Microsoft Targets Media Flaws In April Patches
Microsoft blocks ‘movies-to-malware’ attacks
Microsoft Releases Multiple Updates; Vista SP0 Support Ends
Microsoft Security Bulletin Summary for April 2010
New Adobe Auto-Updater Debuts On Super (Patch) Tuesday
Adobe Patches Acrobat/Reader Vulnerabilities, Updates on Updating
Security update available for Adobe Reader and Acrobat

/so, you know the drill people, get busy downloading those patches, hope you’re not on dial up!

All Your Jihad Are Belong To Geeks

How Team of Geeks Cracked Spy Trade

From a Silicon Valley office strewn with bean-bag chairs, a group of twenty-something software engineers is building an unlikely following of terrorist hunters at U.S. spy agencies.

One of the latest entrants into the government spy-services marketplace, Palantir Technologies has designed what many intelligence analysts say is the most effective tool to date to investigate terrorist networks. The software’s main advance is a user-friendly search tool that can scan multiple data sources at once, something previous search tools couldn’t do. That means an analyst who is following a tip about a planned terror attack, for example, can more quickly and easily unearth connections among suspects, money transfers, phone calls and previous attacks around the globe.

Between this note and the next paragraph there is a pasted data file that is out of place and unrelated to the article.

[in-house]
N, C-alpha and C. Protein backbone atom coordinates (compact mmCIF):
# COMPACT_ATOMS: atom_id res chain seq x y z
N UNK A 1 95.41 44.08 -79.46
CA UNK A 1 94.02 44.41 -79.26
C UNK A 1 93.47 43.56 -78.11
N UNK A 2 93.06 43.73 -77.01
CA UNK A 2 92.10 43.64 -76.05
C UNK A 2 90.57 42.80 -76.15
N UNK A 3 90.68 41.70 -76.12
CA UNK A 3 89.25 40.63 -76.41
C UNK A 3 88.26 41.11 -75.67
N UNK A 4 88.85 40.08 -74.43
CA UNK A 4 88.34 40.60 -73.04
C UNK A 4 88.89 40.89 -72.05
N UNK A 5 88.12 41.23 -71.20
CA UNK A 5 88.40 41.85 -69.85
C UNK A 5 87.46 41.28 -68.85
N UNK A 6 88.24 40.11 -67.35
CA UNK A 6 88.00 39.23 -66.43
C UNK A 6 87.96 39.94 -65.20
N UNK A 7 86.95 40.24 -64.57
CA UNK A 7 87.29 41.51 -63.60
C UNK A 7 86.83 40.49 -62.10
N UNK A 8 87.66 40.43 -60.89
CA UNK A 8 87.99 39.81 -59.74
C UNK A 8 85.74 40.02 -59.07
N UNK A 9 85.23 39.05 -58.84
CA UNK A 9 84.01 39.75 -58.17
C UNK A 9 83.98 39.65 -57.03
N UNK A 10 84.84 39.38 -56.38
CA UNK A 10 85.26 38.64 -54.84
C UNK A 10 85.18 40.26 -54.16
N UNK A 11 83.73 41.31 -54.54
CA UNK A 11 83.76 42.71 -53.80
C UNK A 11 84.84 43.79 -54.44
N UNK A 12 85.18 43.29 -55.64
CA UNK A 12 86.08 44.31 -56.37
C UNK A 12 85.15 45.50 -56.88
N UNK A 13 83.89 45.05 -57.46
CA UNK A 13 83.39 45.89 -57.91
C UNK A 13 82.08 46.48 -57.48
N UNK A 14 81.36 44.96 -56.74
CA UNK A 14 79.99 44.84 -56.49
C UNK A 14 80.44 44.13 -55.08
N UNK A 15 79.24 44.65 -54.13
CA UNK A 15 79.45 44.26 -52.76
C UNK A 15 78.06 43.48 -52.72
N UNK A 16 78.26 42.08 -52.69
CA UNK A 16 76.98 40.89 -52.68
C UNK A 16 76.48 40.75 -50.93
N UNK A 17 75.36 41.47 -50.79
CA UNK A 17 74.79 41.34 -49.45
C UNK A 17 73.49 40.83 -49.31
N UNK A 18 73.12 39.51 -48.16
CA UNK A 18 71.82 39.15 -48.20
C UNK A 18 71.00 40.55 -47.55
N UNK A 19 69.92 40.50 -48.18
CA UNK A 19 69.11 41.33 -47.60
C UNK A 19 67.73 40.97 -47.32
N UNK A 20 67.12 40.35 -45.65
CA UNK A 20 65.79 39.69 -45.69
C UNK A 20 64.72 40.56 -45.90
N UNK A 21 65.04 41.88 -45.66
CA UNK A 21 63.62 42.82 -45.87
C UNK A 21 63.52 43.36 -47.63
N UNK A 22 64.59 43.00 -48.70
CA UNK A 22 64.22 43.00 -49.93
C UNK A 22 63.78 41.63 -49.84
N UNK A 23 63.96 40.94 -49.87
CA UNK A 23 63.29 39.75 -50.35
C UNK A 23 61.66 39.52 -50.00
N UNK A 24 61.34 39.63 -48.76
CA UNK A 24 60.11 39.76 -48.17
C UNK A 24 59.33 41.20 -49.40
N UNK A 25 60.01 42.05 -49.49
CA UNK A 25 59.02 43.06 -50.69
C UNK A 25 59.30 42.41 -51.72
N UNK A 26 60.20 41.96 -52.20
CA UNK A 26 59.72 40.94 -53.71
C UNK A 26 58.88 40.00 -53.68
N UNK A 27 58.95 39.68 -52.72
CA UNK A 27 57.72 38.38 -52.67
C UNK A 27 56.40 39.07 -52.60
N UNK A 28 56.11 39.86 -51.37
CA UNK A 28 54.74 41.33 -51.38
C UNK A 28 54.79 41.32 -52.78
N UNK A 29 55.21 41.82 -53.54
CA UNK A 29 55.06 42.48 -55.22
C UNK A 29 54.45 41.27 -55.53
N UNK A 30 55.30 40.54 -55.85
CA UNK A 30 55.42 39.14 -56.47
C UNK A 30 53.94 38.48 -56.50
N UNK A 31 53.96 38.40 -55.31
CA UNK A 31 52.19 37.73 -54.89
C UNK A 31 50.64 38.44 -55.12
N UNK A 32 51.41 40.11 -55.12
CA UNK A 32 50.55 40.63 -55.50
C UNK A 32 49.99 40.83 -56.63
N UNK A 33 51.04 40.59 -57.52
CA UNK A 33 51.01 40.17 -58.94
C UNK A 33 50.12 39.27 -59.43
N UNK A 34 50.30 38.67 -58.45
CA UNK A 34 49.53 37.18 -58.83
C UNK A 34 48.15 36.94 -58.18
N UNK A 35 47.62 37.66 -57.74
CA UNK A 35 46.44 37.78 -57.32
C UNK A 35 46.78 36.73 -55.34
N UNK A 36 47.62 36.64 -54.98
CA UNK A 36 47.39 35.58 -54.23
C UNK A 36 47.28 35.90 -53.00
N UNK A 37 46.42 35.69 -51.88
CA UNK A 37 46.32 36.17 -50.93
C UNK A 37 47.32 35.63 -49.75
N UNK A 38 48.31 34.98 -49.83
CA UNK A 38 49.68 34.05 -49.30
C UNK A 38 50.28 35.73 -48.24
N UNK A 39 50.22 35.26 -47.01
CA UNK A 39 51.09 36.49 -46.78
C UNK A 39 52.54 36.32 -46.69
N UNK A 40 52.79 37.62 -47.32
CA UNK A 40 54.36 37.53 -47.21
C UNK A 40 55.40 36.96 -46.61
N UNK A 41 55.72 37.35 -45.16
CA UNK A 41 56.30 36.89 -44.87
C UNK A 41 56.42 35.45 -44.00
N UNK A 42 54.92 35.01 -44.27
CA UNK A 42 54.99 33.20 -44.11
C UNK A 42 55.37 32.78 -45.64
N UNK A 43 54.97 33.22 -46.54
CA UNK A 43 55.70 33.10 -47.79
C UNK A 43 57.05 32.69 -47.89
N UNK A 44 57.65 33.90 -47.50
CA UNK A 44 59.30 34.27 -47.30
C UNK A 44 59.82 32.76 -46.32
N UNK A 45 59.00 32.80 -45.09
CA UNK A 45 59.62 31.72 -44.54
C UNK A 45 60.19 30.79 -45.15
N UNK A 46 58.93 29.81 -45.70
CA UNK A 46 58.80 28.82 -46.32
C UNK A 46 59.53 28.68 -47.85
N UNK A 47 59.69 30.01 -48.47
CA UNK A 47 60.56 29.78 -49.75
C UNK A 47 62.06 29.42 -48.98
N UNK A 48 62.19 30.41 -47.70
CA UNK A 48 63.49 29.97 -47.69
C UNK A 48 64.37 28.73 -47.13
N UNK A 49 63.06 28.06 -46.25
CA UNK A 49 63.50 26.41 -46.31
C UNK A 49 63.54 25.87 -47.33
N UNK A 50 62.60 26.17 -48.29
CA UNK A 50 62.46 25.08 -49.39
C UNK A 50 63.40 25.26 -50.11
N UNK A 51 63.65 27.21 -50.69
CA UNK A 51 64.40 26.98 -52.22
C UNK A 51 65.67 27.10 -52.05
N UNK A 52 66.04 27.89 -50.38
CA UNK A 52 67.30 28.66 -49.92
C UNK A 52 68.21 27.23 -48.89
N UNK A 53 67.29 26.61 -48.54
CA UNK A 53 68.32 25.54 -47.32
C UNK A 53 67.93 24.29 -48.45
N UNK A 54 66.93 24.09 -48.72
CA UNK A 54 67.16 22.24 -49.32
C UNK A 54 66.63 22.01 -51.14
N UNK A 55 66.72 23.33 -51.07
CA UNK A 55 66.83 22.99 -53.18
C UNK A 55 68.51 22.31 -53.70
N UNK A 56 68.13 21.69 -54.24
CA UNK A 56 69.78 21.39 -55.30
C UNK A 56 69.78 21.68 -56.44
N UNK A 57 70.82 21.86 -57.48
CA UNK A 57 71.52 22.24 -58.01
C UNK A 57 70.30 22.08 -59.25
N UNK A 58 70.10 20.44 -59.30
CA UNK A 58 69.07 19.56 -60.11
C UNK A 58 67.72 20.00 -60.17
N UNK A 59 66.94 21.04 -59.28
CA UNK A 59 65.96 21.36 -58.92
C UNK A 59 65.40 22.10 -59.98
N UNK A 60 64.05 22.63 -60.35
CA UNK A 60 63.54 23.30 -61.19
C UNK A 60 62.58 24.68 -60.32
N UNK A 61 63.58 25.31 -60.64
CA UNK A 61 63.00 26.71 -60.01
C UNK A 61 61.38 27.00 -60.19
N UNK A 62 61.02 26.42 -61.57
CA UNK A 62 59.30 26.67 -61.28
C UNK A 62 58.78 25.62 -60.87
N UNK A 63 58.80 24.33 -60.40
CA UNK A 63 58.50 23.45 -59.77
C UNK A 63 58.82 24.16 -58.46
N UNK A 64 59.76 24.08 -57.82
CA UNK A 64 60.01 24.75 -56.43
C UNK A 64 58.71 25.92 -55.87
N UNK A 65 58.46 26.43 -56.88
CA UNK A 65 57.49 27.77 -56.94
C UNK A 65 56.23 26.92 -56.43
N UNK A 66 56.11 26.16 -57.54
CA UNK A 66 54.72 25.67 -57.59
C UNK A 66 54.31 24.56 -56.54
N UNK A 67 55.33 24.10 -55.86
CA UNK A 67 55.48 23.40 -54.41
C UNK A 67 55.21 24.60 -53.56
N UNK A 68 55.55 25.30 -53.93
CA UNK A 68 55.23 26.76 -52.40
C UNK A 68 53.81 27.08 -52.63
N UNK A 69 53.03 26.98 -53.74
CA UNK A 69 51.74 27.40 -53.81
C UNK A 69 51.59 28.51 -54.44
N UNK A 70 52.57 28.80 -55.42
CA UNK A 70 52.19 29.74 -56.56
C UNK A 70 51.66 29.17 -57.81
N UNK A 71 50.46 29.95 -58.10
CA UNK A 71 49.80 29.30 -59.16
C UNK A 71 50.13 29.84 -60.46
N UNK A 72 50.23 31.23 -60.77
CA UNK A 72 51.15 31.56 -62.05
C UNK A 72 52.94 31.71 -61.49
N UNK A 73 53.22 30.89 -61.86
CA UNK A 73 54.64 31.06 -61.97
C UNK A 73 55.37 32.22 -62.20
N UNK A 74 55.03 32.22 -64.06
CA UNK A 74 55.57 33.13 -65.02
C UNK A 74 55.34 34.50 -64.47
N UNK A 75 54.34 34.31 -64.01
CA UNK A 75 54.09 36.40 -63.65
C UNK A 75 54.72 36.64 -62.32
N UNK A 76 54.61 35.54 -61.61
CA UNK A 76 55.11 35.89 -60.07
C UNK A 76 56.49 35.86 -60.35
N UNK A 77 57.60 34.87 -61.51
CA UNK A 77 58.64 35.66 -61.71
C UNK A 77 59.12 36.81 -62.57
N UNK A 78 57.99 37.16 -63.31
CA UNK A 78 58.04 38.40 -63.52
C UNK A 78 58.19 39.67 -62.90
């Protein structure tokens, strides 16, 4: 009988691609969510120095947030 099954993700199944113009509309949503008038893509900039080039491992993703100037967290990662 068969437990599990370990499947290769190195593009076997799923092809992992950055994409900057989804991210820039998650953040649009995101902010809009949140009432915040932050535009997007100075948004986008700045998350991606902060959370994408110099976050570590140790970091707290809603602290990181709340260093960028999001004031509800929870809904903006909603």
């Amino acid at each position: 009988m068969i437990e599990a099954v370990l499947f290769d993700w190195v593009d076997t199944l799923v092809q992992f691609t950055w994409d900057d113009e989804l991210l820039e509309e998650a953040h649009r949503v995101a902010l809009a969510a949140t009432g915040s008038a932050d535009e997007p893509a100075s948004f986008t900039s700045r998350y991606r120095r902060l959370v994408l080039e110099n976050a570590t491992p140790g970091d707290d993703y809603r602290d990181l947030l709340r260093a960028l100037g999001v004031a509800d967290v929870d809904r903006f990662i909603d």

Palantir’s software has helped root out terrorist financing networks, revealed new trends in roadside bomb attacks, and uncovered details of Syrian suicide bombing networks in Iraq, according to current and former U.S. officials familiar with the events. It has also foiled a Pakistani suicide bombing plot on Western targets and discovered a spy infiltration of an allied government. It is now being used by the Central Intelligence Agency, the Pentagon and the Federal Bureau of Investigation.